The Czar's Lost Gold Russian Submarine Hunts Clues to Century-Old Mystery
Legend has it that almost a century ago a series of railway wagons stuffed with gold sank into the depths of a lake in Siberia. This week, researchers, exploring the depths by submarine, may have found the Russian royals' lost gold.
As Bair Tsyrenov slowly guided his Mir submersible up an underwater slope, a shimmer of gold was caught in the vehicle's headlights, 400 meters (1,300 feet) below the surface of Lake Baikal. First the ship's three-man crew discovered "steel girders that looked like railway bridges." Then they struck upon the "bars with a particular golden radiance," Tsyrenov, a researcher from the Lake Baikal Protection Fund, reports.
The find, made by researchers at the beginning of this week, was a spectacular one. For the last two years, the two Mir submersible research vehicles, usually at work in the Atlantic Ocean and the Indian Ocean, have been operating in Siberia's Lake Baikal, the world's largest freshwater body. These are the same two mini-submarines that brought the world the first underwater images of the Titanic.
The Mir expedition to Lake Baikal was actually supposed to be finishing up around now. But the vessels are currently hot on the trail of a legend: the last czars' hoard of gold, which has been missing for 90 years and which, according to legend, lies in the depths of the Siberian lake.
Moving Millions Worth of Gold
Russian experts and journalists believe that the recent finds might be part of the gold taken by Admiral Aleksandr Kolchak, which has been missing since the chaos of Russia's civil war. During a major offensive in 1919, Kolchak led the "White Guards" under his command over the Ural Mountains. Kolchak and his forces drove the Bolsheviks out of Kazan, a city east of Moscow, and took control of a major part of Russia's gold reserves.
Fearing that German troops might get their hands on it during World War I, Czar Nicholas II had had 500 tons of gold transported from St. Petersburg to Kazan. The gold, worth about 650 million rubles, reportedly filled 5,000 crates and 1,700 sacks; the "Whites" required 40 railway cars for the journey.
The victors, however, didn't have that much luck after their victory. Although Kolchak, an officer in the czar's navy with brisk, short hair, called on others to pursue "victory over the Bolsheviks," he himself set up an authoritarian military dictatorship in the area under his control. After the "Reds" launched a counteroffensive, he fell into Soviet hands and was executed by a firing squad.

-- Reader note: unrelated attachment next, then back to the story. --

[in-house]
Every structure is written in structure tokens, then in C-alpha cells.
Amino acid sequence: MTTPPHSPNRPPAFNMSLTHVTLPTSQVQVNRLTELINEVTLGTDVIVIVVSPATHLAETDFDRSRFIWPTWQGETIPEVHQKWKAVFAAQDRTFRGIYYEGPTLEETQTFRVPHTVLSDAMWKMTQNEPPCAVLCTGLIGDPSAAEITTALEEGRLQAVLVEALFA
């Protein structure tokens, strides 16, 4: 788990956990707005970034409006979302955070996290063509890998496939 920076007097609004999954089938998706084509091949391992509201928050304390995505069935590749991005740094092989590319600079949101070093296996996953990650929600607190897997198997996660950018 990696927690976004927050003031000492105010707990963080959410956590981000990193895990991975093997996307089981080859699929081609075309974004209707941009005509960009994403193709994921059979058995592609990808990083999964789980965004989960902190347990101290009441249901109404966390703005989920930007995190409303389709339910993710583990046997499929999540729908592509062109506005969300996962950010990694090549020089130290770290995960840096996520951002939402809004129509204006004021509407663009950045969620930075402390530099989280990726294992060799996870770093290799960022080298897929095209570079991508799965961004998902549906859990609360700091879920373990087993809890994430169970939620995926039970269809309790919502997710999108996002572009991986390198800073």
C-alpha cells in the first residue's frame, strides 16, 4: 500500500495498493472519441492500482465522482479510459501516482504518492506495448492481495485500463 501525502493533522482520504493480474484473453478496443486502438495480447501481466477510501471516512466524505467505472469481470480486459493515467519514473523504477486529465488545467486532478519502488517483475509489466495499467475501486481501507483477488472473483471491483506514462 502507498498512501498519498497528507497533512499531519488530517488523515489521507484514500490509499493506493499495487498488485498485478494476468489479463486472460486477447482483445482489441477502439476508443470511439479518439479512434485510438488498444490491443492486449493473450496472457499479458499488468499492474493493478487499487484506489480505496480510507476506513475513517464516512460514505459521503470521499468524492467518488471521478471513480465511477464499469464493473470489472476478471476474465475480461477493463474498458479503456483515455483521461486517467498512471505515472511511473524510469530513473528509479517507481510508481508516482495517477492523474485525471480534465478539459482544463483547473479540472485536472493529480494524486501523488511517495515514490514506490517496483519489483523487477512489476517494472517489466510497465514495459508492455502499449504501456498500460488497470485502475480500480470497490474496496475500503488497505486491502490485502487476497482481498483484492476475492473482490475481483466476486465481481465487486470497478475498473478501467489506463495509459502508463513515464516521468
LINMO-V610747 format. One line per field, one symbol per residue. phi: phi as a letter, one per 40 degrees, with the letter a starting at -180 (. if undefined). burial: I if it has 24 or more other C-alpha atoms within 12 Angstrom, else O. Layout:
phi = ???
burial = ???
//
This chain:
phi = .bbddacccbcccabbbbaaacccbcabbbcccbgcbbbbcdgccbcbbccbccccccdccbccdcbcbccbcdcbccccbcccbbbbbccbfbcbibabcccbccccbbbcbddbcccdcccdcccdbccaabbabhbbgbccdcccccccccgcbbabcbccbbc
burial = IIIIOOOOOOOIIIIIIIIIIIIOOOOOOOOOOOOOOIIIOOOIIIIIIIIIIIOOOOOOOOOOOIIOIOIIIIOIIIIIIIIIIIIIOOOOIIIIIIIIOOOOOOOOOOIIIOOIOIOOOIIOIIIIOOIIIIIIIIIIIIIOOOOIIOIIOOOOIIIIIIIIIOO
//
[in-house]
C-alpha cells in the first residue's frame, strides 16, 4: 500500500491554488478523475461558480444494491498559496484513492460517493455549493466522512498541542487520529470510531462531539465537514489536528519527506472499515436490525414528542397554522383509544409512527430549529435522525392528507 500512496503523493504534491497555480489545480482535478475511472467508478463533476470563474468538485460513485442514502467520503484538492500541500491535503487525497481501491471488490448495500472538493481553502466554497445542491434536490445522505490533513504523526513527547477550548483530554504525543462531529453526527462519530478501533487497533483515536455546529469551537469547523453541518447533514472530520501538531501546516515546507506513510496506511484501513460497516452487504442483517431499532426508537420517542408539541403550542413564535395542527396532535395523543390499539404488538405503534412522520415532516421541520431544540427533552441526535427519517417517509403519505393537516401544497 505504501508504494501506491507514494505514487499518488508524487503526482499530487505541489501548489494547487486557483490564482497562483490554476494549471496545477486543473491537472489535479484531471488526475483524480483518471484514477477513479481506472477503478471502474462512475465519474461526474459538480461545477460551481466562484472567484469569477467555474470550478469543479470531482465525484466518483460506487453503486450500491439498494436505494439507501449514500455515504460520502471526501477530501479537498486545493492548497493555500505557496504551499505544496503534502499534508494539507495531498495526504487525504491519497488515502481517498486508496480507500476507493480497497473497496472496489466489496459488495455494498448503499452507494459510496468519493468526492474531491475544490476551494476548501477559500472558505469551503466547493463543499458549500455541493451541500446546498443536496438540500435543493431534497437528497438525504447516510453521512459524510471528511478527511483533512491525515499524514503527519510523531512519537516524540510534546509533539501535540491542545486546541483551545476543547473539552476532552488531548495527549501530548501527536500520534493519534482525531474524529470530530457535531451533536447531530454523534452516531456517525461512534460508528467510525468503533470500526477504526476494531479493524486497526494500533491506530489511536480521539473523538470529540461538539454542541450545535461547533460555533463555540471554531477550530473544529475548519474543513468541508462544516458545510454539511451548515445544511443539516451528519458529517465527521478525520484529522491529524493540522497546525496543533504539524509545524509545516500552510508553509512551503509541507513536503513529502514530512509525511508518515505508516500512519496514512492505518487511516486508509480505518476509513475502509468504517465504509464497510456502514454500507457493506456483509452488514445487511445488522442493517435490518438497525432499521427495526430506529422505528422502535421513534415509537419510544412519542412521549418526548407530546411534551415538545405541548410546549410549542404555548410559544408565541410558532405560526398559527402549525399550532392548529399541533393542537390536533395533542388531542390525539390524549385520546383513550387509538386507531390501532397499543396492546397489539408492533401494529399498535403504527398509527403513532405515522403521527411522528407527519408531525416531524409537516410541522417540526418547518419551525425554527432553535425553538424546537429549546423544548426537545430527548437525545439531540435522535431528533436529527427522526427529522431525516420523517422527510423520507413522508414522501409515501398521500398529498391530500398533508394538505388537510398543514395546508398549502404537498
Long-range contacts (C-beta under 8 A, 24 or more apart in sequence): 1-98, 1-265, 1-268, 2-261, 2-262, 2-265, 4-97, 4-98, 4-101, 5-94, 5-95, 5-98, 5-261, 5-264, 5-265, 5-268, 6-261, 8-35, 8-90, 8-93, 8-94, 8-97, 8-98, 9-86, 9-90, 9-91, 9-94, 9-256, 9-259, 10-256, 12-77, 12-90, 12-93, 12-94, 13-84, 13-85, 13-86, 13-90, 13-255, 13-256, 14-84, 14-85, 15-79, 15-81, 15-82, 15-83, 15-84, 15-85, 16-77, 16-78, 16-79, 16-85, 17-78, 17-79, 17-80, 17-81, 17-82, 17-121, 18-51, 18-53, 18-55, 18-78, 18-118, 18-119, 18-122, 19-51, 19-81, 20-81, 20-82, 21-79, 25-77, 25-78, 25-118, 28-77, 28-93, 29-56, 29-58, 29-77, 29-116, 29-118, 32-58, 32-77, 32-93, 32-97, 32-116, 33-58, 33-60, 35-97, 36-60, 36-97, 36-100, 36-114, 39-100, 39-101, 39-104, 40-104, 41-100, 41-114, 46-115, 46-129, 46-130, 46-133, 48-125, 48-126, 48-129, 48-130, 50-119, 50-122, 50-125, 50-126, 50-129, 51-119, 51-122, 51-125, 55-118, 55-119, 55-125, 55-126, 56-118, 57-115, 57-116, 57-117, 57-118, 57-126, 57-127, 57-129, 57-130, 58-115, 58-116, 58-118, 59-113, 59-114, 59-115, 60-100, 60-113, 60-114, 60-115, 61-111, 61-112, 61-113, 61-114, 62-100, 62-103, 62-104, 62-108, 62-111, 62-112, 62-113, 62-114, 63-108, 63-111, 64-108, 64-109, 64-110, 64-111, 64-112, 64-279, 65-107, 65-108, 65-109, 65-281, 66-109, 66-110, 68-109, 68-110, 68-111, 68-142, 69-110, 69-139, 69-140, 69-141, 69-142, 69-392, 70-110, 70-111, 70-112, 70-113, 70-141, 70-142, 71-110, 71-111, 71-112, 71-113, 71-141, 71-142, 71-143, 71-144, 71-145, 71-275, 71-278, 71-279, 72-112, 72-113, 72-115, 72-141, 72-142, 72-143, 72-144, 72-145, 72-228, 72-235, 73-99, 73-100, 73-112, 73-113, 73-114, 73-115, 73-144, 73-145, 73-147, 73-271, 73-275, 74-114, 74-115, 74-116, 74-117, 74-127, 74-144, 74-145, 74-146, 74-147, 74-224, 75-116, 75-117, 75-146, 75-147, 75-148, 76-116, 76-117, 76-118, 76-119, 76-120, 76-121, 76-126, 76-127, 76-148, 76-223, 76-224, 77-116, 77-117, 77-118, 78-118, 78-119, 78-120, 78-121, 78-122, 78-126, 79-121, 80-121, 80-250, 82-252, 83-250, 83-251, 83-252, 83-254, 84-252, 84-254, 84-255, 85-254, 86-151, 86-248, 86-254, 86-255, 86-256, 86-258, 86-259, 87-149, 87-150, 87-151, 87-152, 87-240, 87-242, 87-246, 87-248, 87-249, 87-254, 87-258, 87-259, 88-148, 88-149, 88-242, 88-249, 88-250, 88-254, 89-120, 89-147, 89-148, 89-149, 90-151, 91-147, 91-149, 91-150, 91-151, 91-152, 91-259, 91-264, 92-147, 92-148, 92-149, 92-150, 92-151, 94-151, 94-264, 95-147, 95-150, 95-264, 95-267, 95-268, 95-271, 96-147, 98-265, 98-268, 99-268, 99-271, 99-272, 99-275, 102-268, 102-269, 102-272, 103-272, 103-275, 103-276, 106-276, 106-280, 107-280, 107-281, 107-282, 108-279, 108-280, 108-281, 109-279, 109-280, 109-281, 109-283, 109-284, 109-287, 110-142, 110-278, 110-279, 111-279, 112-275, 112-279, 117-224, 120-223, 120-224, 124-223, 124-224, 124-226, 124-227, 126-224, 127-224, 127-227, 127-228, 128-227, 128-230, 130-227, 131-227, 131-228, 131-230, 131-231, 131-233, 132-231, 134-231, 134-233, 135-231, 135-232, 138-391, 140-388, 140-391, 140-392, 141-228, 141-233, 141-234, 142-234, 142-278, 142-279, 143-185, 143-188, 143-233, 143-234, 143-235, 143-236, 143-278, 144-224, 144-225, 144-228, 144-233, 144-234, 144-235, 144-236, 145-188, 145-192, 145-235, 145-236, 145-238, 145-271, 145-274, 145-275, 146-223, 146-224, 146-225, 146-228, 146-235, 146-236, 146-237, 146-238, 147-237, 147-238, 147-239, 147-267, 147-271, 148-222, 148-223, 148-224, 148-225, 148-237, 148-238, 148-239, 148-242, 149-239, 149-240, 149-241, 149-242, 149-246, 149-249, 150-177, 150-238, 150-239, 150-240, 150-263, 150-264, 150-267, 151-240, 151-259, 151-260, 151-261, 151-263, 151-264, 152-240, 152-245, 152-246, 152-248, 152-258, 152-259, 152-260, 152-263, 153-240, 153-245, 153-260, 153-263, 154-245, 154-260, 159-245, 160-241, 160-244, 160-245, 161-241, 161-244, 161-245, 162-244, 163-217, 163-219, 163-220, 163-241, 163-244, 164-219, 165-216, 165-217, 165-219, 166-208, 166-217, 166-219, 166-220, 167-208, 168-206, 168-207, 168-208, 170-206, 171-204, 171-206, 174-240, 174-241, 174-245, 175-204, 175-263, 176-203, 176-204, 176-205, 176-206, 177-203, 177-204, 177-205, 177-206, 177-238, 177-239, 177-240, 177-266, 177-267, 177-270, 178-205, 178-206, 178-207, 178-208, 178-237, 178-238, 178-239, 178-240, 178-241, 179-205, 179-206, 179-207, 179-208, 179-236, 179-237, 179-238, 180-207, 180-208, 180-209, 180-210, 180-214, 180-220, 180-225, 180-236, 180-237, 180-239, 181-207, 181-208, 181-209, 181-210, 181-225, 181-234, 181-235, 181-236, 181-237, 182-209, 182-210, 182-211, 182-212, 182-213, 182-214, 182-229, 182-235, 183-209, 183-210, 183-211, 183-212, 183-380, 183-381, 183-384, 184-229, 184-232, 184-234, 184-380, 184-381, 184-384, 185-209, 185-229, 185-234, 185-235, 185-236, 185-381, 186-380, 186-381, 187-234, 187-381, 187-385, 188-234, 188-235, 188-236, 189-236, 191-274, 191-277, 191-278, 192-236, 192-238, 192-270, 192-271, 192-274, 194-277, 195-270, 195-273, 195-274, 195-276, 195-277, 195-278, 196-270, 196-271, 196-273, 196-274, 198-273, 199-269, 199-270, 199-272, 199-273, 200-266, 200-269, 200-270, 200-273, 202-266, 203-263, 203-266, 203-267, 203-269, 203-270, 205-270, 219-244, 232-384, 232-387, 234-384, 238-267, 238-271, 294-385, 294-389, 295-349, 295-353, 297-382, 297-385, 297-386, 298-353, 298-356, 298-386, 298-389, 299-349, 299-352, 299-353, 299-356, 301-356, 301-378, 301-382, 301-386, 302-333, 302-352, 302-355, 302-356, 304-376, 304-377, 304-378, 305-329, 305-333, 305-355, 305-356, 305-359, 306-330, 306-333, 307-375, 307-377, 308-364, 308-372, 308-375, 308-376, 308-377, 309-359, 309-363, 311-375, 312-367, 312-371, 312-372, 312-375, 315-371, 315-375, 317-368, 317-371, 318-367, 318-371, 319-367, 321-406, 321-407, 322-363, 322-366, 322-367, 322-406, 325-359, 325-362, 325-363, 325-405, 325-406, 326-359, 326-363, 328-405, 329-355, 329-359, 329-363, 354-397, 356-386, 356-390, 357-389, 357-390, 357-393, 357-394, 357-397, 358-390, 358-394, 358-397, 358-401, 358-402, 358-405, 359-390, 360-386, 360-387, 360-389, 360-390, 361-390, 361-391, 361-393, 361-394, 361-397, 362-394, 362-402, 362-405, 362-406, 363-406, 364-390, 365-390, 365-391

Gold Sank into Lake?
The "Czechoslovakian corps" which had been fighting the Bolsheviks alongside Kolchak, handed over 410 million rubles' worth of the gold over to the government in Moscow in return for safe passage home. But what happened to the rest? The last traces of the gold have disappeared in the wide open spaces of Siberia.
According to legend, members of the "White Guards" tried to cross Lake Baikal with the railway cars while it was frozen over with winter ice. But the weight of the cars caused them to crash through the ice and the gold sank into the depths. In fact, the frozen lake is still used as a route for traffic in the winter. During the Russo-Japanese War (1904-1905), railway tracks were even laid across the meter-thick ice.
And now many interested observers are hoping that the sensational find is a reality. Last year one of the Mir submersibles came upon fragments of a railway car at the bottom of the lake during a dive, as well as some crates full of ammunition dating from the period of the civil war. Still, historians expressed their doubts that this was the czar's gold. It was much more likely that the gold never sank, they guessed. Instead the "White Guards" might have smuggled it out of the country and deposited it into bank accounts in Great Britain and Japan. Another explanation: The withdrawing Czechs had taken it with them and it had brought about a period of unexpected prosperity in that country during the 1920s.
"For the time being, it is hard to say whether the gold is really Kolchak's," Tsyrenov told SPIEGEL ONLINE. "Unfortunately we did not succeed in recovering any of the bars," his colleague Roman Afonin says. The bars were too stuck in the lake's muck.
But Bair Tsyrenov and his colleagues, who are preparing to make additional dives, are now determined to solve the riddle of the czar's gold. Whatever happens though, Afonin concludes, "the legend will live on."